State Dept. pushed back on White House’s Libya claims

Neil Munro White House Correspondent
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The Department of State is pushing back against top White House aides who have tried to blame it for not doing enough to defend the facility in Benghazi, Libya, prior to the Sept. 11 jihad attack.

On Friday, the department released an Oct. 9 background press briefing, during which a State Department official contradicted the White House’s claim about the video.

The move is unusual, because the transcripts of most background briefings are not released — especially if they involve a direct disagreement between the department and the White House.

The contradiction came late in the briefing, when a reporter asked the State Department official to explain “what in all of these [Benghazi] events … led officials to believe for the first several days that this was prompted by protests against the video?”

“That is a question that you would have to ask others. That was not our conclusion,” responded the official.

“The Ambassador walked guests out around 8:30 or so, there was no one on the street at approximately 9:40, then there was the noise and then we saw on the cameras the — a large number of armed men assaulting the compound.”

The press event was held the day prior to a House hearing, chaired by Rep. Darrell Issa, that showed how State Department officials actually reduced security measures at the Benghazi facility, despite increasing threats from nearby jihadi groups.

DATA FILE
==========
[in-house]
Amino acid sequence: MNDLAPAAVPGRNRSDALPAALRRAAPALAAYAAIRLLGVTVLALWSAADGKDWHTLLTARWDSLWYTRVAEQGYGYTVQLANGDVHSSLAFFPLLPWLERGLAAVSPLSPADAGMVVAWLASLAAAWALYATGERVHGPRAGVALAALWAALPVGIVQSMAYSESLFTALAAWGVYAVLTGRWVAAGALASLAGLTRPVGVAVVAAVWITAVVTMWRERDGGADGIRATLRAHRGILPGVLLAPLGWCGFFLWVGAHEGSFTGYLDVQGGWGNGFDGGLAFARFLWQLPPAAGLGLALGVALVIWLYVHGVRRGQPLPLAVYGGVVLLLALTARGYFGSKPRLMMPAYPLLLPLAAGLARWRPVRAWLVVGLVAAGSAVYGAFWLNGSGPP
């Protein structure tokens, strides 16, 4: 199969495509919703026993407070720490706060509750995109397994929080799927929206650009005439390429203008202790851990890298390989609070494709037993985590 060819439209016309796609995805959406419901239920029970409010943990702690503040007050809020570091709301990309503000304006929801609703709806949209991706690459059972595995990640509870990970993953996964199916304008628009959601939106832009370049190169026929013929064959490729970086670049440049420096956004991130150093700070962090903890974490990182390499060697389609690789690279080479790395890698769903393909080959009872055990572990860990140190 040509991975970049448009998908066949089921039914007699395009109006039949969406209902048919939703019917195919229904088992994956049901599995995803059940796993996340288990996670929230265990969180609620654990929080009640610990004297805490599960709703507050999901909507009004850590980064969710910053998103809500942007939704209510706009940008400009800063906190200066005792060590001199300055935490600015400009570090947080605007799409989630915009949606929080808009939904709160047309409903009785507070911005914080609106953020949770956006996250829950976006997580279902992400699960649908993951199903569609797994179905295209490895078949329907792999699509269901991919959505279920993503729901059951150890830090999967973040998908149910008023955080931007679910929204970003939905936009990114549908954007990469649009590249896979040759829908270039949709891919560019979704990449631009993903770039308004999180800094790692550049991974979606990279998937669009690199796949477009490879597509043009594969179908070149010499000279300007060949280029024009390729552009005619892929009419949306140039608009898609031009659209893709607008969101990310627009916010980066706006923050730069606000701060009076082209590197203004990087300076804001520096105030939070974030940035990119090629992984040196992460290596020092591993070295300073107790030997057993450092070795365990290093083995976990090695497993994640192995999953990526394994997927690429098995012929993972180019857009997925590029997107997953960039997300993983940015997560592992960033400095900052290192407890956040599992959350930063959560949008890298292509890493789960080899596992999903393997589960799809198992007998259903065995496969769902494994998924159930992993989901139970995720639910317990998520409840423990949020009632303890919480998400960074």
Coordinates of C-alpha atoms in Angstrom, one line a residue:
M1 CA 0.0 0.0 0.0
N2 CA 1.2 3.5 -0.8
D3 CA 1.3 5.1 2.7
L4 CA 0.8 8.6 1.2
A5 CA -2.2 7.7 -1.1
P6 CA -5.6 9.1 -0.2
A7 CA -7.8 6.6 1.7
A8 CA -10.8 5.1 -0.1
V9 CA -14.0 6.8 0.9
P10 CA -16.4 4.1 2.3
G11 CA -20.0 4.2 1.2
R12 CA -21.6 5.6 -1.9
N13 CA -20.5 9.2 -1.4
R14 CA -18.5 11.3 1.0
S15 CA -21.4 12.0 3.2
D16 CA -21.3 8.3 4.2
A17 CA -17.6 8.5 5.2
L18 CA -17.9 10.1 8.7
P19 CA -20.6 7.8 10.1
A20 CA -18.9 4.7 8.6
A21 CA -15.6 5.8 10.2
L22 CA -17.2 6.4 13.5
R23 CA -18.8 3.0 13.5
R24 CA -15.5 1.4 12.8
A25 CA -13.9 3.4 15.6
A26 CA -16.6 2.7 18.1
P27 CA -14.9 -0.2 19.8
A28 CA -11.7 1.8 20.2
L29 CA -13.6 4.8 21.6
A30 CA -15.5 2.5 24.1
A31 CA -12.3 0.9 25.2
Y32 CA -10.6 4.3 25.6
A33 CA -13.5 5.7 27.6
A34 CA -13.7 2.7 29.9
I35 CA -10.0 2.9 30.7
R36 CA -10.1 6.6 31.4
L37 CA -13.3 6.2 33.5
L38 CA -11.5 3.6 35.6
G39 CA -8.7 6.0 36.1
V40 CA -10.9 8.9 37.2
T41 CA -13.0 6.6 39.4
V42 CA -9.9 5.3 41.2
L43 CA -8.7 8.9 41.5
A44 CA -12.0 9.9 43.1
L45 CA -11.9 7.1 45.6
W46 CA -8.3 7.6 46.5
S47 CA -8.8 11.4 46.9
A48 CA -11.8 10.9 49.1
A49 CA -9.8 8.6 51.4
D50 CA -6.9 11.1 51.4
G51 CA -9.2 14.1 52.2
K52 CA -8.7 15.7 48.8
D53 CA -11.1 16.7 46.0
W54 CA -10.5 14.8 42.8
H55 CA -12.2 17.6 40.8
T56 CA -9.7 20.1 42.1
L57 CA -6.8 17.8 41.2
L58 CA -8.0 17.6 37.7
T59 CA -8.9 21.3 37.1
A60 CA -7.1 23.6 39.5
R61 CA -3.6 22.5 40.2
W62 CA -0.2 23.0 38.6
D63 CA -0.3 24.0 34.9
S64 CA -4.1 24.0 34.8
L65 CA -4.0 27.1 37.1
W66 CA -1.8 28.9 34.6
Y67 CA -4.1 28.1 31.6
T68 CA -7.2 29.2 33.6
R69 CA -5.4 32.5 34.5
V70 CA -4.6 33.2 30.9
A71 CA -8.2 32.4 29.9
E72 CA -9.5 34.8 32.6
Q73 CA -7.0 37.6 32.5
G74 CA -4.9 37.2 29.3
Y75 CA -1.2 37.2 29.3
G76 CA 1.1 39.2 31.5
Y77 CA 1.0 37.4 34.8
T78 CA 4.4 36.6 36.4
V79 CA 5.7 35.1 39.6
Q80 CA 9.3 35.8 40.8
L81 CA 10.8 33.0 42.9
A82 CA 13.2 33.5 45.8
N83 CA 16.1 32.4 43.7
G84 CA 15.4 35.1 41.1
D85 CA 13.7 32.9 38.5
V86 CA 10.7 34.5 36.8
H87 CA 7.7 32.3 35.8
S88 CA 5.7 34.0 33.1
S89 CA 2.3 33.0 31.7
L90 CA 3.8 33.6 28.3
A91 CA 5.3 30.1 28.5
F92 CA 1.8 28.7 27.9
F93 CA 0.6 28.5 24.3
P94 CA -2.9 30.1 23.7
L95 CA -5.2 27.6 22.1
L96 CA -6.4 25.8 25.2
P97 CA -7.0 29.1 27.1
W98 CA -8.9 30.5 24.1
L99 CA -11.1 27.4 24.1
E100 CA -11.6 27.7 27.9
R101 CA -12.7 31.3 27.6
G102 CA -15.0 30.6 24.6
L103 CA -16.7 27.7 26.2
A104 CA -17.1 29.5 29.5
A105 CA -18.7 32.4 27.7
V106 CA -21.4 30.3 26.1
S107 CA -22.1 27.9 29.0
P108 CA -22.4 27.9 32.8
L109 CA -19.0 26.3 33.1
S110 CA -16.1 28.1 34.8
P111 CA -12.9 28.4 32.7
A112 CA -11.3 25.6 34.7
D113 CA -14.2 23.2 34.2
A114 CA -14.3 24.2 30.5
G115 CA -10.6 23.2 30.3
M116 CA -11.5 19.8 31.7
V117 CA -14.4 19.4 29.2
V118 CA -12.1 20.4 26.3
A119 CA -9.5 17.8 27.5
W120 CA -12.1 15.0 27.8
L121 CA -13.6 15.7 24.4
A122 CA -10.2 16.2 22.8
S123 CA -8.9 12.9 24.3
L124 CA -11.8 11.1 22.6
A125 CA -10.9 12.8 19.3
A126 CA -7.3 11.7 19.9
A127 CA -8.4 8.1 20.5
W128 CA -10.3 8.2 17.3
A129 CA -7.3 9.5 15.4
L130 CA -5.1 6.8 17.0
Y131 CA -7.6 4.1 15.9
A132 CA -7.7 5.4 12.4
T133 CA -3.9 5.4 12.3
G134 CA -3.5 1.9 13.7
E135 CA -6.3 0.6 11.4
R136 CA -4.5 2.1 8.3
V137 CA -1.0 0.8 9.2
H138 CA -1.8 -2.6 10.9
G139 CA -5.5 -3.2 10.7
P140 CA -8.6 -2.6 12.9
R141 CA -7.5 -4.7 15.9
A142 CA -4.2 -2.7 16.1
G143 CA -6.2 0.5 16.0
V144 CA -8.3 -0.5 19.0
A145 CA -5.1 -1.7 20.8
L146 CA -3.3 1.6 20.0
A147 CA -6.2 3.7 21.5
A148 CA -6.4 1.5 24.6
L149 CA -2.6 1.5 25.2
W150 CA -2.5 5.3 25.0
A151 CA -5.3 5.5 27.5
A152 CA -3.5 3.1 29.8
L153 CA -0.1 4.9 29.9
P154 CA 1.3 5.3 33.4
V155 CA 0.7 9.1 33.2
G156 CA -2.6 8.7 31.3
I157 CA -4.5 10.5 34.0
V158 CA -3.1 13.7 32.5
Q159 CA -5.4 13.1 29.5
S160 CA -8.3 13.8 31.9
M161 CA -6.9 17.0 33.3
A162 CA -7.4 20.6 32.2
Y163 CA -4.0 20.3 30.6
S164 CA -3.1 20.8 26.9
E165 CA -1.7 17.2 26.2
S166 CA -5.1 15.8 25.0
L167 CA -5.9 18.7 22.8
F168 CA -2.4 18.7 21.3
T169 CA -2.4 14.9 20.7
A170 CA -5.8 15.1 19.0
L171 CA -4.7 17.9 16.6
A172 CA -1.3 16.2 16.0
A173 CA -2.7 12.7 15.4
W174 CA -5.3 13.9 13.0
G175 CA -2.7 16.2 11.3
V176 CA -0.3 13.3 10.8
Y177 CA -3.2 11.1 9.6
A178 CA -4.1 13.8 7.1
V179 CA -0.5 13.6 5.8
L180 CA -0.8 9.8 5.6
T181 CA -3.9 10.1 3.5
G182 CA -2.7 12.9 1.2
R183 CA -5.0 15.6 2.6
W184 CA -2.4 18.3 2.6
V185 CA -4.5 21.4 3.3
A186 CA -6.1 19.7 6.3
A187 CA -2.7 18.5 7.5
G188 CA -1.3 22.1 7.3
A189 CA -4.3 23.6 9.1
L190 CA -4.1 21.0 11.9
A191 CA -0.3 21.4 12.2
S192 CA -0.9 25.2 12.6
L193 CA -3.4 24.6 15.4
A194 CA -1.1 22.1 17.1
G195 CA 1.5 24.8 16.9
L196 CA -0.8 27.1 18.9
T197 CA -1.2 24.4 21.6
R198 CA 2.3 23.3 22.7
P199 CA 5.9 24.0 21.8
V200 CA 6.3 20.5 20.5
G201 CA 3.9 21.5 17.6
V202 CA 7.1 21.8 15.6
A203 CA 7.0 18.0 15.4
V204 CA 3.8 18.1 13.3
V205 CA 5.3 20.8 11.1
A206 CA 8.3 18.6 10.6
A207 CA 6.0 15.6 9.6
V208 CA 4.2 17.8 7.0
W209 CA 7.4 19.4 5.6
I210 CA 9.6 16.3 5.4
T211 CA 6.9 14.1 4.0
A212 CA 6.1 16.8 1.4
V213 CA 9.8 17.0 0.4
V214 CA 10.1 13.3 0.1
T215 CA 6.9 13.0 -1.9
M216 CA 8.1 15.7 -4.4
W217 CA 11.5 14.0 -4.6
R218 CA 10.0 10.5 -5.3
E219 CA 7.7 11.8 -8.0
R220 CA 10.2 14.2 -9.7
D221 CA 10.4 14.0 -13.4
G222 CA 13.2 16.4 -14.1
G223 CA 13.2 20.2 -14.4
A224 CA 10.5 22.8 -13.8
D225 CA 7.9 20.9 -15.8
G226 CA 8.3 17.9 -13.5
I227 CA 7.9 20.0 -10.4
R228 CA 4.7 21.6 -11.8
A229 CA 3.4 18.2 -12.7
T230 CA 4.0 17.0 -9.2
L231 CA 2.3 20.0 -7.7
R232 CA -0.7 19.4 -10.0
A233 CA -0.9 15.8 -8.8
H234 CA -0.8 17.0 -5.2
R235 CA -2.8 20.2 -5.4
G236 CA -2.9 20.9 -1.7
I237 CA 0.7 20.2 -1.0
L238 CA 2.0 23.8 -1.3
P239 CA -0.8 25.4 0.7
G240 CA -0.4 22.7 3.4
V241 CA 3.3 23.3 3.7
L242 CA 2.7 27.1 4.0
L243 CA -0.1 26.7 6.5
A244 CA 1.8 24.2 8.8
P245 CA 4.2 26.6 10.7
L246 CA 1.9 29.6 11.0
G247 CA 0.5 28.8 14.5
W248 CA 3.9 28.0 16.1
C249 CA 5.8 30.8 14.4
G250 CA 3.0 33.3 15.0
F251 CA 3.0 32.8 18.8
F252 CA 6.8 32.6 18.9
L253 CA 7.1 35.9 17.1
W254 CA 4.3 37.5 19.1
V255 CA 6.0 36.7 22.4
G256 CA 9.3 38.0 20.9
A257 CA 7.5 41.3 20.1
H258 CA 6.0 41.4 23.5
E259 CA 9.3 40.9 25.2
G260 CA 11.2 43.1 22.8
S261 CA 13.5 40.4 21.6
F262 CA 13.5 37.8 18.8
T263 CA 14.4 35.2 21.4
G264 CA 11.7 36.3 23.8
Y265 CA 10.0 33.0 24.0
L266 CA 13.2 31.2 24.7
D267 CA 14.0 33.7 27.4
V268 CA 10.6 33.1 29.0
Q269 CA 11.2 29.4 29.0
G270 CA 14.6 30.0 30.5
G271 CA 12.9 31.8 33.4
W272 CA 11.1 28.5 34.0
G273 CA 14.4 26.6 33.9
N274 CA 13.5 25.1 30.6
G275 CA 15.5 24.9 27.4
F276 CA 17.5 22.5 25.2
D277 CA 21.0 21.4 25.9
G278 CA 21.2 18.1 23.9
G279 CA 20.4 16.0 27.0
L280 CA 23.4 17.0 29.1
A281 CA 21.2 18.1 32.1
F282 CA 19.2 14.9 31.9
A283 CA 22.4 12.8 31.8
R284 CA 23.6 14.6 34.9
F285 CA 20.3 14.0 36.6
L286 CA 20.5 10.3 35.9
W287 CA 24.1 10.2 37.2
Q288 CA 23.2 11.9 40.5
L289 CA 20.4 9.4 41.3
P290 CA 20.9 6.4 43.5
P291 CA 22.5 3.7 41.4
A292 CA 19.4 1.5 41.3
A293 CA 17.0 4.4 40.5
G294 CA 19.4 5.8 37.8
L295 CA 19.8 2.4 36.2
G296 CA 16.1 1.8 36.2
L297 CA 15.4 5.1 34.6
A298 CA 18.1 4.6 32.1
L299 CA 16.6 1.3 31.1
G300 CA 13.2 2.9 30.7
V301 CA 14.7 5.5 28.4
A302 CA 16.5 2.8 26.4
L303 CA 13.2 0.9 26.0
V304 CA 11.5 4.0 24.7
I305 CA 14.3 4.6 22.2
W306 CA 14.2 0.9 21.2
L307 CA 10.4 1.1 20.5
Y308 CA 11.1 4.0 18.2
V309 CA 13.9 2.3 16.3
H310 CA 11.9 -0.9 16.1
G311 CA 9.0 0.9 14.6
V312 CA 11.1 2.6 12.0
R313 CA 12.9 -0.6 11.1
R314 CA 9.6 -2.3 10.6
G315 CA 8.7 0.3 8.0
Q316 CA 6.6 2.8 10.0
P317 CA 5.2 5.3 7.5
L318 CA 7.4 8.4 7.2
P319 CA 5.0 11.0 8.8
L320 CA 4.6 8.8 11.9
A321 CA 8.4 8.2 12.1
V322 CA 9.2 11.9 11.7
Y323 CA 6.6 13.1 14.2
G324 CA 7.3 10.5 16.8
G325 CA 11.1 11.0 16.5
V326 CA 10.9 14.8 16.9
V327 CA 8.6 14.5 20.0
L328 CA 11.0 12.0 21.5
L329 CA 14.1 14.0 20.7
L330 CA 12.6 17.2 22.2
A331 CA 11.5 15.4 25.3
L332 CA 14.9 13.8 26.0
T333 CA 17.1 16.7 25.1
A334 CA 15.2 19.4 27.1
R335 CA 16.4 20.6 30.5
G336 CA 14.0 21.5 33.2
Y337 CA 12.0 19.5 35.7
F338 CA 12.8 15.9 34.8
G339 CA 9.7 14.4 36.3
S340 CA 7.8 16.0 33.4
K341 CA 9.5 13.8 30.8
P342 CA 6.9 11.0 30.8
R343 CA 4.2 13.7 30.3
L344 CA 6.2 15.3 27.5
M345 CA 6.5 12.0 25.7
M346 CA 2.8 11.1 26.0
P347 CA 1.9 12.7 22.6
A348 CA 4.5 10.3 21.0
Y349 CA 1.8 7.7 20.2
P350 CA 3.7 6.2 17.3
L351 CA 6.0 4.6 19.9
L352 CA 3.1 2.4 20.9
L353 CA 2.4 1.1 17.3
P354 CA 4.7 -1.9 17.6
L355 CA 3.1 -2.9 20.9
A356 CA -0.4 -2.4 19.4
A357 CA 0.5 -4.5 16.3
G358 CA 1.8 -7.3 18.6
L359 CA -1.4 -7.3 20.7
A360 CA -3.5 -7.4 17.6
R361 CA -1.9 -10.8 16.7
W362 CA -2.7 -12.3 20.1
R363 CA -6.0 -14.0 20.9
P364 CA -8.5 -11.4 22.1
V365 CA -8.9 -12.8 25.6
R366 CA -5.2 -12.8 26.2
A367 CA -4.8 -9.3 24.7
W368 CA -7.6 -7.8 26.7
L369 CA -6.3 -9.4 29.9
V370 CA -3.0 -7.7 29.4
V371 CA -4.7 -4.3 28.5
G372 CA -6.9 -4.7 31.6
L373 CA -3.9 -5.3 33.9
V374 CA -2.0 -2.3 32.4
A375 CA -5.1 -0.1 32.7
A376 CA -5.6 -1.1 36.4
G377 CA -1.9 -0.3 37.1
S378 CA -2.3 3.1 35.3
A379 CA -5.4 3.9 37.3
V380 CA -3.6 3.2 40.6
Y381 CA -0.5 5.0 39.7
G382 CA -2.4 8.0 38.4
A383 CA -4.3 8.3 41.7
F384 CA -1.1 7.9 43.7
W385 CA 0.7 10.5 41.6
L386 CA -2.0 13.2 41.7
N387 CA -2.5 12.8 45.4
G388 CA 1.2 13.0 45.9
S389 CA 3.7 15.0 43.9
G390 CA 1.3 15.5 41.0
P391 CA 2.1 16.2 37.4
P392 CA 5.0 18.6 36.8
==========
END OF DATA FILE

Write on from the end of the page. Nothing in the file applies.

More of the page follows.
During the hearing, senior State Department officials tried to blame intelligence agencies when they were asked why they denied multiple requests for extra security of diplomatic facilities in Libya.

Their focus on the intelligence agencies diverted blame away from senior officials — such as Clinton or White House officials. (RELATED: Axelrod blames State Dept. for security issues at Benghazi consulate)

In March 2011, President Barack Obama decided to overthrow the country’s dictator, Moammar Gadhafi.

However, Obama declined to deploy ground troops. Those decisions have left the new Libyan government divided, weak and dependent on cooperation from the various militia and jihadi groups formed during the civil war.

During the Issa hearing, two whistle-blowers said their request for extra security were denied because of top-level opposition in the State Department.

“His response to that was, you’re asking for the sun, moon and the stars,” former Department of State Libyan Regional Security Officer Eric Nordstrom told the hearing.

“My response to him … I said, ‘Jim, you know what makes — most frustrating about this assignment? … ‘It’s dealing and fighting against the people, programs and personnel who are supposed to be supporting me,’ and I added it by saying, ‘For me, the Taliban is on the inside of the building,'” Nordstrom said.

The White House’s election-season effort to focus the blame on Secretary of State Hillary Clinton is politically risky, partly because Clinton can use aides and allies to redirect the blame back to the White House during the final weeks of the campaign.

The finger-pointing helps keep the issue on the front-pages and it provides Gov. Mitt Romney numerous opportunities to criticize Obama’s ability to manage the nation’s foreign-affairs.

On Tuesday, the two candidates will face-off at a townhall event in New York, where Obama may be asked to explain why he repeatedly suggested that the attack was a unpredictable mob-reaction to a little known California video critical of Islam’s prophet, Mohammed.

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